Needless to say, much is questionable about the neoliberal premise and its subsequent extension into all aspects of human life. Issues like incomplete access to information, unequal resource allocation and opportunity structures, collective versus individual right and responsibilities, etc., are largely ignored or downplayed in the neoliberal mind. And yet it has prevailed and become the dominant ideology in western democracies in chelate 20th and early 21st centuries.

The larger point is that what started out as an economic ideology has morphed over forty years into an approach to social organisation as a whole.

Understanding this puts discussion of recent political trends into better perspective. The move to national-populism in places like the US, Brasil or Hungary is a shift in the value components and rank ordering of priorities in the affected societies. These moves are restorative rather than transformative and designed to re-assert or reaffirm a socio-economic status quo that is perceived to be under siege. Although mobilizational in its appeal, it is not any more ideological than any other political belief system. To claim so is like saying that a person with a megaphone is more erudite than a person at a lectern.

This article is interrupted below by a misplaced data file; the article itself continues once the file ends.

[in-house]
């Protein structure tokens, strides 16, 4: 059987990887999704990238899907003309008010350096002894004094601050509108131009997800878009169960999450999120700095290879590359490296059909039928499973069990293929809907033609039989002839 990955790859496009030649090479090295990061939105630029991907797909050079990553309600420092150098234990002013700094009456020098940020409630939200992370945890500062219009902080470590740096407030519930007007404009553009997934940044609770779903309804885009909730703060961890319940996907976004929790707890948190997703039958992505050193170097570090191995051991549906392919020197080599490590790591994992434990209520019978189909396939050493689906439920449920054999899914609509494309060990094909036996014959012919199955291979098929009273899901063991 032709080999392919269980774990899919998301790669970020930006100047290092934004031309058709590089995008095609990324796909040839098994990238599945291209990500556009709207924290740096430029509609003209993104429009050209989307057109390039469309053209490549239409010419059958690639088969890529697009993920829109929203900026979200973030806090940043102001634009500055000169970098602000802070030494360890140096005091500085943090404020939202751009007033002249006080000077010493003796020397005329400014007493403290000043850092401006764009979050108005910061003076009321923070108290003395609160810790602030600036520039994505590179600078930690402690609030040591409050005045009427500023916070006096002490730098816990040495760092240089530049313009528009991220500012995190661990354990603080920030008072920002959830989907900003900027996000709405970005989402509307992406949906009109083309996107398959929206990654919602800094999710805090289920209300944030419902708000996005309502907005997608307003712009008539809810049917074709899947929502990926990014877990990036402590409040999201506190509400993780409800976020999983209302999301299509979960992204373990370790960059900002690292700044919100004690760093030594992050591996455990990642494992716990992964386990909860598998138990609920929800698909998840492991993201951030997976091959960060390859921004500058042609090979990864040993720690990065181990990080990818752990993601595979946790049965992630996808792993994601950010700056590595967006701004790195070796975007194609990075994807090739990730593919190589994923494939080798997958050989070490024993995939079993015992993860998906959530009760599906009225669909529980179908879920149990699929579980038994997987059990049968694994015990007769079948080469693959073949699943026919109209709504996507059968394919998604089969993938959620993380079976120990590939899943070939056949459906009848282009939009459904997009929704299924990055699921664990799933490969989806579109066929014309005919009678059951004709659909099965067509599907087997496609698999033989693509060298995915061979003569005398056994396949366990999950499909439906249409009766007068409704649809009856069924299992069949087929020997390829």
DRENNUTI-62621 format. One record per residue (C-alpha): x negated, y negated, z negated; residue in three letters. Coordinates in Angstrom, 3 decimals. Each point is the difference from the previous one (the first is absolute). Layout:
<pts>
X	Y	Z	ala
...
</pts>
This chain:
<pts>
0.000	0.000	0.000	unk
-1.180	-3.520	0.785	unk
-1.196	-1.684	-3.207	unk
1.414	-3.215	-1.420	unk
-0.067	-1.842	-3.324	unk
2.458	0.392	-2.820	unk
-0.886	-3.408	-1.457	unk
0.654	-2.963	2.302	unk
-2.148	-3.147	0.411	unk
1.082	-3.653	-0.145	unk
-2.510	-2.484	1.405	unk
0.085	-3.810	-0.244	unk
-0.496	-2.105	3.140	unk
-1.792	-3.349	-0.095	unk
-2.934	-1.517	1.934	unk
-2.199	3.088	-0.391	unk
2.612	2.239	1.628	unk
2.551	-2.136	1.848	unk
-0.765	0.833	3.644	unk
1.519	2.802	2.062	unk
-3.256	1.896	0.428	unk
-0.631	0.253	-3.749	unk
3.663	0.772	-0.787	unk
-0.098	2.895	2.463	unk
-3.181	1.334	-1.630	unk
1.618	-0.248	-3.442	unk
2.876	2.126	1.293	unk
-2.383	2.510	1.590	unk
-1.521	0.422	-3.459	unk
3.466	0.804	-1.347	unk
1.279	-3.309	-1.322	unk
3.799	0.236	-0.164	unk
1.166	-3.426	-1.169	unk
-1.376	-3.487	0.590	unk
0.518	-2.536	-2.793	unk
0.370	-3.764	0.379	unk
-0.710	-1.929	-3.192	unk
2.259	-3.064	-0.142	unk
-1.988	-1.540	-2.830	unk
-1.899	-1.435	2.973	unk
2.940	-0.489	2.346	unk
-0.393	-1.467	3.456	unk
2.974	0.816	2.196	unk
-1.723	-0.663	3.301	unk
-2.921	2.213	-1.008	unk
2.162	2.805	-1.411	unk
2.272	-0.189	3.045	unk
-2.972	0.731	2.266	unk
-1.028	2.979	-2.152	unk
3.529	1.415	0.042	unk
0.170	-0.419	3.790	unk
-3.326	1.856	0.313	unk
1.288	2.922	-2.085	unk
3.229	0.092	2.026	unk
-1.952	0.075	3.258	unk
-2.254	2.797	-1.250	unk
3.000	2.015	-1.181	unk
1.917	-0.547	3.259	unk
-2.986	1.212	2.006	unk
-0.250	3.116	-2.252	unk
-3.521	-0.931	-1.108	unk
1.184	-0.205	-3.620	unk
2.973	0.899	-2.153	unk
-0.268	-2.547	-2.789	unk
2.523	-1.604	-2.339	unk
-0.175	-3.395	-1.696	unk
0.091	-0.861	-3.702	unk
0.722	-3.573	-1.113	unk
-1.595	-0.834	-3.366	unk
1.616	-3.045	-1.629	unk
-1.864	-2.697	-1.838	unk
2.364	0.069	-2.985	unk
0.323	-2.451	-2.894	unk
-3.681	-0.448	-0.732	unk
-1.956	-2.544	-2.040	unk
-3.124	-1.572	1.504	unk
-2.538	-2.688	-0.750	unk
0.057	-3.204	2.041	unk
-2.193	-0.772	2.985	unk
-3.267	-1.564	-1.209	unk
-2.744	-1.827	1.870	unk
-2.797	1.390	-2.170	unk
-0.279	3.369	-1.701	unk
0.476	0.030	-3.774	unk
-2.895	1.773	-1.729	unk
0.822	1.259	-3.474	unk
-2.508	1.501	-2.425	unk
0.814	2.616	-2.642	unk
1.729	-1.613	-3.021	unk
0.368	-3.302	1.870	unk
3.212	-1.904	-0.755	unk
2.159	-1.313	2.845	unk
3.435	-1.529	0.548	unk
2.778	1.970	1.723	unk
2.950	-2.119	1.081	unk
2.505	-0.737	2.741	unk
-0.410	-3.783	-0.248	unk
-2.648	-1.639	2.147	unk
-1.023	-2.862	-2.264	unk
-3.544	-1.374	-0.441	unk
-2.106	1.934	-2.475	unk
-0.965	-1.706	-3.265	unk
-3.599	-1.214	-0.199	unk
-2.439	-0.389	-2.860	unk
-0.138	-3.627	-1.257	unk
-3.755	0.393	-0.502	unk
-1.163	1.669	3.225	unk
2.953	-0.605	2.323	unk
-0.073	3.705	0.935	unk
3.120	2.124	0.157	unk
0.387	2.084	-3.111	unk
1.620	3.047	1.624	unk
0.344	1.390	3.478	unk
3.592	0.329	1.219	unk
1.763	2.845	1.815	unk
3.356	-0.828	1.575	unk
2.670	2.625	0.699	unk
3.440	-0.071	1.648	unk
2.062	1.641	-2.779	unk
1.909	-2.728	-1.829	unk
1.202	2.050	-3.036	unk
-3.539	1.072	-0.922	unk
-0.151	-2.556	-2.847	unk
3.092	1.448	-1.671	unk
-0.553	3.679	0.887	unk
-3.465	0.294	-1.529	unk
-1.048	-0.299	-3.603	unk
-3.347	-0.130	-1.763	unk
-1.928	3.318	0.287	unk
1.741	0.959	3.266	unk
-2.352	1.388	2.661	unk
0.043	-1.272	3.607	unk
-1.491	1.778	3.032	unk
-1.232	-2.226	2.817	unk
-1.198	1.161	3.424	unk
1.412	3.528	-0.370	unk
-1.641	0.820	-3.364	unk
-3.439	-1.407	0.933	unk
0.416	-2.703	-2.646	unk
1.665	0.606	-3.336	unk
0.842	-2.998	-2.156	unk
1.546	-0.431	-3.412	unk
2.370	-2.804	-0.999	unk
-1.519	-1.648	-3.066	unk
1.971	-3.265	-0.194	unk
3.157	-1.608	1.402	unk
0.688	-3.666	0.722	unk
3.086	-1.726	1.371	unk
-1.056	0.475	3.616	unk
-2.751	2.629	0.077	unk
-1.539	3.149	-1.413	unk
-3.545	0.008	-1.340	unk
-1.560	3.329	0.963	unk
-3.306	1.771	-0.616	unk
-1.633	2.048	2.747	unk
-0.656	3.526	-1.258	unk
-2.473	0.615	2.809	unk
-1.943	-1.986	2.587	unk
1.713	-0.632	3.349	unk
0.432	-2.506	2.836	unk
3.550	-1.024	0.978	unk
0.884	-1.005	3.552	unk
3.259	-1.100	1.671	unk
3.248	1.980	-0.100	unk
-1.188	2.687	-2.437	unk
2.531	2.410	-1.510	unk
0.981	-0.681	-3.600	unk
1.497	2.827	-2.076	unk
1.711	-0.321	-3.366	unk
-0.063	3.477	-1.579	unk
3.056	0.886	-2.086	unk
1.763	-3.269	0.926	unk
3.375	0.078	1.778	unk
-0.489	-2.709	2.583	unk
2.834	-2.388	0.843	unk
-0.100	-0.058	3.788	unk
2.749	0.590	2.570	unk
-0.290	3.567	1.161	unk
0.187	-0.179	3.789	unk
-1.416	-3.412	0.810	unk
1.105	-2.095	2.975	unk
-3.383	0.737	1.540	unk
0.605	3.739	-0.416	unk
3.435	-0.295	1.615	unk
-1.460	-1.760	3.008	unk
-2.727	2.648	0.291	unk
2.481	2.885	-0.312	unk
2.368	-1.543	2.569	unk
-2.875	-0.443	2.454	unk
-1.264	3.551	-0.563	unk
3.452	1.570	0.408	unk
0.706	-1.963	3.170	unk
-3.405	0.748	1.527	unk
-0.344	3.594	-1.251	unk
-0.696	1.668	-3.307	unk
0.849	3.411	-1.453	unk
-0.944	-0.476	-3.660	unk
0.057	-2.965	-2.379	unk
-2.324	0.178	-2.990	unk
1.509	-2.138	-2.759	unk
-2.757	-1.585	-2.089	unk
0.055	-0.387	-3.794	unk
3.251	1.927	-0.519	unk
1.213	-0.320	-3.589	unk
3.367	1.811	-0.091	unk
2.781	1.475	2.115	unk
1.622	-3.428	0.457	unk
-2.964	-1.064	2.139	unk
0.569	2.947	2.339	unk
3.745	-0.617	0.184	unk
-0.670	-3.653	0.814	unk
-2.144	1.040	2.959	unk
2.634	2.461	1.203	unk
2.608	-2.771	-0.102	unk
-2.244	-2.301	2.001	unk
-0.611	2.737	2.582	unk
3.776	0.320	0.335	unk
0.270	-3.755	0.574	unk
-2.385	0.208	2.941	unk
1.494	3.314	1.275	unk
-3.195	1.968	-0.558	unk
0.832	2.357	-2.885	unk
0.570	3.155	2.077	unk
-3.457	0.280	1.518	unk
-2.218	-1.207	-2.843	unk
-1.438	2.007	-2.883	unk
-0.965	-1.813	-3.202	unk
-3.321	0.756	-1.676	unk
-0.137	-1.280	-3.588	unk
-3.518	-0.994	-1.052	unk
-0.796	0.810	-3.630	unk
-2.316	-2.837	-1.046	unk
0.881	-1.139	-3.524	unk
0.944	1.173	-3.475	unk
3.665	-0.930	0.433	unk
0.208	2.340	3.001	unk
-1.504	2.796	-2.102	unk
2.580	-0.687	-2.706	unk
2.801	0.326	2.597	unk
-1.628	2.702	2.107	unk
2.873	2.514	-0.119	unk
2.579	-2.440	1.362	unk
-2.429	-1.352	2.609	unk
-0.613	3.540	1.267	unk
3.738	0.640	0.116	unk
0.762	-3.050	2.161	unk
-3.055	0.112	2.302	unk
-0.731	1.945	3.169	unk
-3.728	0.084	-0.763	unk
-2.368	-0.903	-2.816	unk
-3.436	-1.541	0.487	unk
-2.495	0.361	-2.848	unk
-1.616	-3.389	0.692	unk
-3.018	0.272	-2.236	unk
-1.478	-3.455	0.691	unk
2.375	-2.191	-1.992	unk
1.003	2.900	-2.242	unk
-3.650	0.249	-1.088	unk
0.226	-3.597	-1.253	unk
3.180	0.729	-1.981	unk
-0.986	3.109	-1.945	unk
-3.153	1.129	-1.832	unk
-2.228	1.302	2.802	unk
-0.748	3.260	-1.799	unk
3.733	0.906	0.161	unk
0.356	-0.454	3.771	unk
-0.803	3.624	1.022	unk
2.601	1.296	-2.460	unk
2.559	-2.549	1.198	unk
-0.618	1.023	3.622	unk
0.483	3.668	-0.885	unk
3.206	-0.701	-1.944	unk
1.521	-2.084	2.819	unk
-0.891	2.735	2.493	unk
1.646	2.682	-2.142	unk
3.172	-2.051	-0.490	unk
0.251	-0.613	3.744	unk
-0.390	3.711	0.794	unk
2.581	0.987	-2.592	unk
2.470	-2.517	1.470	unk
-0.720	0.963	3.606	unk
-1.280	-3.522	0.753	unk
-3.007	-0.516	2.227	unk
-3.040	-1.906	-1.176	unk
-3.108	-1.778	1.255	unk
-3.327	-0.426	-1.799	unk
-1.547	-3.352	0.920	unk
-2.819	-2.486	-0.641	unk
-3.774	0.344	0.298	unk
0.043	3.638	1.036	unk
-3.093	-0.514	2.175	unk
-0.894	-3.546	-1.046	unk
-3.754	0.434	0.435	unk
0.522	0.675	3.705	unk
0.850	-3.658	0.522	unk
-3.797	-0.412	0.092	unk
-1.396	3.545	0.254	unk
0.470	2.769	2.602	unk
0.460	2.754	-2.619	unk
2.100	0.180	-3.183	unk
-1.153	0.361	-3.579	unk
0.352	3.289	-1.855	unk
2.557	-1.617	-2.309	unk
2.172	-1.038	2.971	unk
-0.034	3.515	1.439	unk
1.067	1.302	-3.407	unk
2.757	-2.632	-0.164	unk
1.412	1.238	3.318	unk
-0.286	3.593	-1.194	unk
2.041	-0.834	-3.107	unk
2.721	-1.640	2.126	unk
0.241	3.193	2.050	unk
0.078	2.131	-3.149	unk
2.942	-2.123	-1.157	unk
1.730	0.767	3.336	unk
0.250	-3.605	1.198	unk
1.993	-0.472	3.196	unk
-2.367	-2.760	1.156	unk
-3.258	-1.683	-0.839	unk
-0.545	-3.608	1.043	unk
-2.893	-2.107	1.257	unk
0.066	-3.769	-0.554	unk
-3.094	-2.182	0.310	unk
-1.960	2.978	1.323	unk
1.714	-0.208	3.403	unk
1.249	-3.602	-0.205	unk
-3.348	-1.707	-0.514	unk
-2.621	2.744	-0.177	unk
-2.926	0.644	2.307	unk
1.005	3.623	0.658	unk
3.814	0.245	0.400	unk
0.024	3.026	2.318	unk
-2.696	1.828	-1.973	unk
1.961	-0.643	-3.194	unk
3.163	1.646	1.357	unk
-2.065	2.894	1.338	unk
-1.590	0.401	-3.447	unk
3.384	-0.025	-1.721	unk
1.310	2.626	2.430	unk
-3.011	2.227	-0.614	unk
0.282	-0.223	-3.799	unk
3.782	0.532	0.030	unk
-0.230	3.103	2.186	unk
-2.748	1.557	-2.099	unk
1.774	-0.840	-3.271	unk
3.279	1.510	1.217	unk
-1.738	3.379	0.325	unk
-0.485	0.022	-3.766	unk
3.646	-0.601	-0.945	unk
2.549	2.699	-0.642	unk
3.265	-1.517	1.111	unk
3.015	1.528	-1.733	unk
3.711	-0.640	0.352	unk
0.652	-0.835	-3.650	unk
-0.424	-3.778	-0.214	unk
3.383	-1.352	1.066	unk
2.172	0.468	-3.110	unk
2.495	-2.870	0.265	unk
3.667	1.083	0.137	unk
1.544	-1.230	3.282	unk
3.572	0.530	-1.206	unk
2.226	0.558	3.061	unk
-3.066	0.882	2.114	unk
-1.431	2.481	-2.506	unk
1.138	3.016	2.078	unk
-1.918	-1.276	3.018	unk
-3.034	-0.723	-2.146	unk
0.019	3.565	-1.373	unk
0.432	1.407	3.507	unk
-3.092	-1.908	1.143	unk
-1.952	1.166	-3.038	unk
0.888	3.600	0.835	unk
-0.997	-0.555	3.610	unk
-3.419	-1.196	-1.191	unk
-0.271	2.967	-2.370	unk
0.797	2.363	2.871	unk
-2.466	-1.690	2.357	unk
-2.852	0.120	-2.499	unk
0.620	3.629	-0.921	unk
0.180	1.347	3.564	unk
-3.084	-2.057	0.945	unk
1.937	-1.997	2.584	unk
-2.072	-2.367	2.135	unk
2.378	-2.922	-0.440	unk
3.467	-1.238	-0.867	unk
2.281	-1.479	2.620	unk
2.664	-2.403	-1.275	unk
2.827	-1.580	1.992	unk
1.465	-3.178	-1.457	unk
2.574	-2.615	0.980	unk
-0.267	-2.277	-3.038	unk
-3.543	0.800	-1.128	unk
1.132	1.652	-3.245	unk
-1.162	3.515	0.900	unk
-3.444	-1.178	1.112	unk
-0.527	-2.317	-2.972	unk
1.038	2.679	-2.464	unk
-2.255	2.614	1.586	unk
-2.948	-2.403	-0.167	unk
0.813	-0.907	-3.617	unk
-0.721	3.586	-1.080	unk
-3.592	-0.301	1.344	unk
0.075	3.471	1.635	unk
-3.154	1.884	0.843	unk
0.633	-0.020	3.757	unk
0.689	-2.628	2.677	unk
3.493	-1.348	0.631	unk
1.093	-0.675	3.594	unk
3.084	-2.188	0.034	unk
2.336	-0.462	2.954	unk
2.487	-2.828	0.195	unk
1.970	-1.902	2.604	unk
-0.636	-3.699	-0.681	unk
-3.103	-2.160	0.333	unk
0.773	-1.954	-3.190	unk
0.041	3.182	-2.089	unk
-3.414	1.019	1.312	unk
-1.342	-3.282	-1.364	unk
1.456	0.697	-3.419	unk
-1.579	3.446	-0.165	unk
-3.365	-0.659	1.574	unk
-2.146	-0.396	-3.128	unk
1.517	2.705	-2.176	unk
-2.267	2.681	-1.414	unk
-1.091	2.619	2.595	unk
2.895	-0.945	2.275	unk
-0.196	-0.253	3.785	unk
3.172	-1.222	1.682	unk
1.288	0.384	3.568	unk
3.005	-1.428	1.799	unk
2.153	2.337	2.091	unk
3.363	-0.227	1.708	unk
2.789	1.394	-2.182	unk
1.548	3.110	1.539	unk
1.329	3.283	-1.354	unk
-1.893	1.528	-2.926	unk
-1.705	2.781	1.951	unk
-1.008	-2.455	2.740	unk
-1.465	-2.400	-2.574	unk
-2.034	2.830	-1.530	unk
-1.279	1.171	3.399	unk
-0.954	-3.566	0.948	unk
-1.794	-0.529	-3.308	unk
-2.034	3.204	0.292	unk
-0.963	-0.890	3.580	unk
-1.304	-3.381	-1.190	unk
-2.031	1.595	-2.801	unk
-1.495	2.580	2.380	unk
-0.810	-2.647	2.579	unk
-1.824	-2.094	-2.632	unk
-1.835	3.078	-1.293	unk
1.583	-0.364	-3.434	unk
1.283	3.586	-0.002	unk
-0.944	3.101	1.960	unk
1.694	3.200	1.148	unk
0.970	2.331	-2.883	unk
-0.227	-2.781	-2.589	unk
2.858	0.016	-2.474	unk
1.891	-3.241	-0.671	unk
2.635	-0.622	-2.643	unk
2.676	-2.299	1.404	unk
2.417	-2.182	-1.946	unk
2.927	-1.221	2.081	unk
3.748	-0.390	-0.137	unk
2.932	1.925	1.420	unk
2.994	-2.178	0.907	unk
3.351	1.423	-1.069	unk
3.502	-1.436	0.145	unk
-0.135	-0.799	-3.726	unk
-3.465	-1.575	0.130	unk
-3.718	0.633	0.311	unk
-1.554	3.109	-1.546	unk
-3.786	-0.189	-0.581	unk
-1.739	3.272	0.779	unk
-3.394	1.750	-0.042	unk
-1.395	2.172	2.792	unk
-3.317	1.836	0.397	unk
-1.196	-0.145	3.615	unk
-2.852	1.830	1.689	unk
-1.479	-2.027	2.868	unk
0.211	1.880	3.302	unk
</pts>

For those of us who see much wrong in the current systems of economic production, exchange and distribution as well as in forms of social and political domination (even in supposedly democratic societies), the key to effective resistance and reform is understanding the power of ideology as an organising principle. Because only then can we see the primary multiple and overlapping trenches in which power must be engaged. Arguments about whether or not politics is more ideological today than they were ten or twenty years ago only detract from that fundamental concern.

Blog Link: Is all against enough?

datePosted on 12:40, April 12th, 2010 by Pablo

This month’s Word from Afar essay focuses on the nature of and differences between proactive and reactive political movements, with particular reference to the Tea Party movement.